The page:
Cats respond better to positive reinforcement than to punishments.

    Once again referring to the AAoFP's guide, this time from page 29:

    Animals—including cats—learn best by being rewarded. Punishment does not teach the desired behavior.

    Some references detailing the possible negative effects of the squirt bottle approach:


    Option4: (last resort)

    If you really must use a 'punishing' approach to solving this problem, consider using sound instead. There are lots of different sounds that cats do not like and it's easy to rig up a device that can play sounds remotely. You can either use a remote control (but be careful the cat doesn't see it), a motion sensor (but remember to turn it off when you get up so your cat isn't permenantly afraid of going in your bedroom) or perhaps a microphone with some AI software set up to detect your cat's meow (if you're technically inclined enough to be able to pull that off).

    Be very careful about what sound you choose. Certain sounds can actually be painful for the cat's sensitive ears, especially high-pitched sounds. A safe bet is the sound of a snake hissing or a plastic bag rustling (which sounds similar to a snake's hissing). Cats don't like hissing noises because they hate snakes and instinctively know that hissing noises are something snakes do to scare other animals.

    Make sure you get good quality sound that encompasses the full audio range though. Certain sound formats strip out the frequencies that humans can't hear, but cats depend on some of those frequencies. If those frequencies aren't there, it's more likely to confuse the cat than scare it away.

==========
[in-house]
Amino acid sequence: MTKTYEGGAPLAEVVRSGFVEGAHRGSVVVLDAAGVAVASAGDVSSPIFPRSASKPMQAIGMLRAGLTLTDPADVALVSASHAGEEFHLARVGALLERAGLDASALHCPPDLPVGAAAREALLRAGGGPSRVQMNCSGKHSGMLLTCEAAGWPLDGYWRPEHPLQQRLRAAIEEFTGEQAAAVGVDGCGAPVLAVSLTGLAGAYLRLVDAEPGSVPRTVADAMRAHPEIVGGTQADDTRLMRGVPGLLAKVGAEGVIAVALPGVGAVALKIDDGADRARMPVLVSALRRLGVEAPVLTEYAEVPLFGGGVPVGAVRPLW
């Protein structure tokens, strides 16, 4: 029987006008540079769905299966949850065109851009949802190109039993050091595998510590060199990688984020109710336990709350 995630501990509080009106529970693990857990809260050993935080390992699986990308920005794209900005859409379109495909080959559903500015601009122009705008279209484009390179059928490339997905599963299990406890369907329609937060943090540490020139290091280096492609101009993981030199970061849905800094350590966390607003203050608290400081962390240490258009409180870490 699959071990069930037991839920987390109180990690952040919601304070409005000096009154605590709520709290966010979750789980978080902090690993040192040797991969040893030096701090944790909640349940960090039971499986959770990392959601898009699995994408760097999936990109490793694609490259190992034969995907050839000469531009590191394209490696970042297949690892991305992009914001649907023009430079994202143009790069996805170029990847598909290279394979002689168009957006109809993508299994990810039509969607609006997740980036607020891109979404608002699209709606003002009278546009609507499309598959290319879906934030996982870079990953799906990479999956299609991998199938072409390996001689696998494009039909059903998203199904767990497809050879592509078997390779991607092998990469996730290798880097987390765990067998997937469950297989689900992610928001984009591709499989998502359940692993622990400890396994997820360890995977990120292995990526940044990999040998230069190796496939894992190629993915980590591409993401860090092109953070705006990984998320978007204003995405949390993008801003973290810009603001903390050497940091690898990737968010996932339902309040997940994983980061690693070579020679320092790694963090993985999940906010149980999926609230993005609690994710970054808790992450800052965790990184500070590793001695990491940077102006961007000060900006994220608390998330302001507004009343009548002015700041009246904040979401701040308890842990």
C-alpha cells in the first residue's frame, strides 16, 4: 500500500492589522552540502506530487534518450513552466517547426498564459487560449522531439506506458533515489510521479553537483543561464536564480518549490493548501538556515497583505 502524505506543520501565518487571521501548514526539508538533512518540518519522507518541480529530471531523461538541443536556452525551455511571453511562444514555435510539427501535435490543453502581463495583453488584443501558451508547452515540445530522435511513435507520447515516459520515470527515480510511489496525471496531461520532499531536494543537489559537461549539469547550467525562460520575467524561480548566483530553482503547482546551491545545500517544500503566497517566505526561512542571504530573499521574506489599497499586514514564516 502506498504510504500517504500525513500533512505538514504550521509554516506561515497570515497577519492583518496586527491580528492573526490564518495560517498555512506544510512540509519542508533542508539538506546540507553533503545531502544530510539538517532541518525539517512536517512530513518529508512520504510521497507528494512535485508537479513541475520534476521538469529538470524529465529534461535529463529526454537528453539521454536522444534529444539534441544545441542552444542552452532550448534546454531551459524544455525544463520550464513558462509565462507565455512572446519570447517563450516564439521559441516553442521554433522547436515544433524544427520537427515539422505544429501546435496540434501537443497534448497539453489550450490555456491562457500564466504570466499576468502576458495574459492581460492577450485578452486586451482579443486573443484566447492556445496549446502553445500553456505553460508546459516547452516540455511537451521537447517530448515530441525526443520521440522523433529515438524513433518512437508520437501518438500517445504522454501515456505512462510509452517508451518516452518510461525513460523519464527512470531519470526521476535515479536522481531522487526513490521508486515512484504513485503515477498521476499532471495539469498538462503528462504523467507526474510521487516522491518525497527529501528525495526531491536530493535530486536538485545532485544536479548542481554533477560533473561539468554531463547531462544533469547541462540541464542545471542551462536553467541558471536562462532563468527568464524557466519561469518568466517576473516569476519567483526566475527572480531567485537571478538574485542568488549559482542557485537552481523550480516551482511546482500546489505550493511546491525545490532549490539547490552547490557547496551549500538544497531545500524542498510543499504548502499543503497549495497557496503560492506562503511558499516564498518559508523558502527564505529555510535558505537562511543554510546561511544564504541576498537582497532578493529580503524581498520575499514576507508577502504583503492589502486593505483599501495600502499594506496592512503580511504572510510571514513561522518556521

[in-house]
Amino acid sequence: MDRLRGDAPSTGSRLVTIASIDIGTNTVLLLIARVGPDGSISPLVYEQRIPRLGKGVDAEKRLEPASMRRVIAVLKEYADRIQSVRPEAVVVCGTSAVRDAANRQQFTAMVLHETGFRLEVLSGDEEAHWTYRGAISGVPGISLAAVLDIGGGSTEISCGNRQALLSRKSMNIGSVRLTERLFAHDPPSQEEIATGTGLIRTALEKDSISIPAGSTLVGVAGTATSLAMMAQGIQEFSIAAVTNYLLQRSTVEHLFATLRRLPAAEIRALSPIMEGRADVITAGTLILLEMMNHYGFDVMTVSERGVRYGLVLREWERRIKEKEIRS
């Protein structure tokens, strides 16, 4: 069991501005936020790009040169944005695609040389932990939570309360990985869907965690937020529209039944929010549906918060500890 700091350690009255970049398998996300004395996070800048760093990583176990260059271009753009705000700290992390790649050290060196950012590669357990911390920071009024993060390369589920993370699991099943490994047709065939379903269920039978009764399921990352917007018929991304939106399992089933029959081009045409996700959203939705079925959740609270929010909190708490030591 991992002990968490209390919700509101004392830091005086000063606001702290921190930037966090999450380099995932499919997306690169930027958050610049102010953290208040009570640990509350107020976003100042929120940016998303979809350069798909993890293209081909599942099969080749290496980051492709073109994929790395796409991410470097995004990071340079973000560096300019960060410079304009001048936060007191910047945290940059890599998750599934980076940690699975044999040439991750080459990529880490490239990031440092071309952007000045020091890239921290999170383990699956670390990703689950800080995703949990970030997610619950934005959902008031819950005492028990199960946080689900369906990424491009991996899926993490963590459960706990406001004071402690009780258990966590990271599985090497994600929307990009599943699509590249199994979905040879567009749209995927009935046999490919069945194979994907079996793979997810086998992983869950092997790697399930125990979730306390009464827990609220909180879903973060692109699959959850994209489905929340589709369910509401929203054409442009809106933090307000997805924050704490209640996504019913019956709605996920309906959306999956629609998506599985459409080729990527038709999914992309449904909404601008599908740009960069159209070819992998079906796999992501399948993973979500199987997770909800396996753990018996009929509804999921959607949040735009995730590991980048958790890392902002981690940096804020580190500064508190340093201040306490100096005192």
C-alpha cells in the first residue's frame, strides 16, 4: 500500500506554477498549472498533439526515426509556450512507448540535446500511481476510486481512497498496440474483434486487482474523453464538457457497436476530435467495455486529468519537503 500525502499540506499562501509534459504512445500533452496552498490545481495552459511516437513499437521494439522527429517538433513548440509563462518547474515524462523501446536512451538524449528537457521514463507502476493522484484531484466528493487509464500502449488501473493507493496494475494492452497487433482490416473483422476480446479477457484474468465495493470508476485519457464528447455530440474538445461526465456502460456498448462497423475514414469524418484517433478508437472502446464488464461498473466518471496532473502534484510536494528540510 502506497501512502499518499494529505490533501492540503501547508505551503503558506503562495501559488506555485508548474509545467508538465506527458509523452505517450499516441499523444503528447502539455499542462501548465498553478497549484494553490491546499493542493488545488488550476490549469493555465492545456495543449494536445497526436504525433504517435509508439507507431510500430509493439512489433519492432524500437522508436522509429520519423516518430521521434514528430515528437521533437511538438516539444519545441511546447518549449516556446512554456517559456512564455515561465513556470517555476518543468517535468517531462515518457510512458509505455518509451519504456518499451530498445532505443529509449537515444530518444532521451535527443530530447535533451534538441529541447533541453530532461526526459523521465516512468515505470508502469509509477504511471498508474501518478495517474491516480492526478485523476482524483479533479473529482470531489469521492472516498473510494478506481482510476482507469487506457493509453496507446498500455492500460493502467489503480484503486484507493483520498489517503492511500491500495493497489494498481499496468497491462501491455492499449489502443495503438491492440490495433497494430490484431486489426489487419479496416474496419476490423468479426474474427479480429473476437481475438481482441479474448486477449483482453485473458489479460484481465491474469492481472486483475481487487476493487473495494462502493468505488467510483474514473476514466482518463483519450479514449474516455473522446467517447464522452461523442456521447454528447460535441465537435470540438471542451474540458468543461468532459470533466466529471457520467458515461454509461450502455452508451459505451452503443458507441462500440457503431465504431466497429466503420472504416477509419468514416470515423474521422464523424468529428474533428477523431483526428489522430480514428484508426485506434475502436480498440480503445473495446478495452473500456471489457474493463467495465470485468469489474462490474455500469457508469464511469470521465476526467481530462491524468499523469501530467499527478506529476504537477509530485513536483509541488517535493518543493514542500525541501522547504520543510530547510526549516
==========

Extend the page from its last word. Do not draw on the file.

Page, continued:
From experience, some cats jump at the sound a toaster makes so that might be another suitable one.

    Also make sure that the sound only plays in the morning and not during the day so that your cat learns your room isn't safe only at certain times.

    An article about sounds that cats do not like:

    Adding onto your disapproval of punishment, this guide from the American Association of Feline Practitioners (written by actual researchers, not just bloggers) warns that punishment in general hurts the bond between you and your cat. At most, you would intervene in the undesirable behavior in a way that doesn't scare the cat, then "redirect the cat to an alternate behavior".

    @dexgecko Which section specifically? There's a lot of information in that PDF.

    @Pharap - Good question. Pages 29 and 30. "Passive interventions " directly covers OP's question: *For example, if the cat meows to be fed at 3:00 AM and the client complies, the cat is inadvertently rewarded both with food and attention. This teaches the cat an undesirable behavior that may also contribute to obesity and decrease the quality of the relationship between pet and client. Clients must ignore the cat completely when it meows in the night, even if this means banning the cat from the bedroom until the habit is broken.*

    @dexgecko Thank you. I have added both that passage and a quote from page 29 emphasising that punishment is not effective with cats, and have credited the resource as your suggestion.

    I'll avoid punishment for kitty. My current plan is to stop feeding him wet food in the morning entirely and reserve that only for his dinner. I'll likely invest in a timed feeder to give him dry food in the morning to dissociate me from morning feedings completely. In the meantime, I'll buckle down and endure his sunrise yowling until he gets the memo. Thanks for the help all!

    @cas If you're sticking with dry food, make sure he also has water available as cats can be prone to dehydration. Cat's bodies are ~80% water compared to 50-60% in humans. Also, cats like their food and water to be separate for various reasons and running water is often better than still water, especially if your cat is going to be left alone for most of the day (the water will go stagnant after a while), so something like a small fountain (e.g. 'Drinkwell') might be a good investment if you have the room and can afford to run it. Otherwise sounds like a suitable plan.

    "Punishment does not teach the desired behavior." I beg to differ. It most certainly did.

    @Headblender Then let's agree to disagree.

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Content dated before 7/24/2021 11:53 AM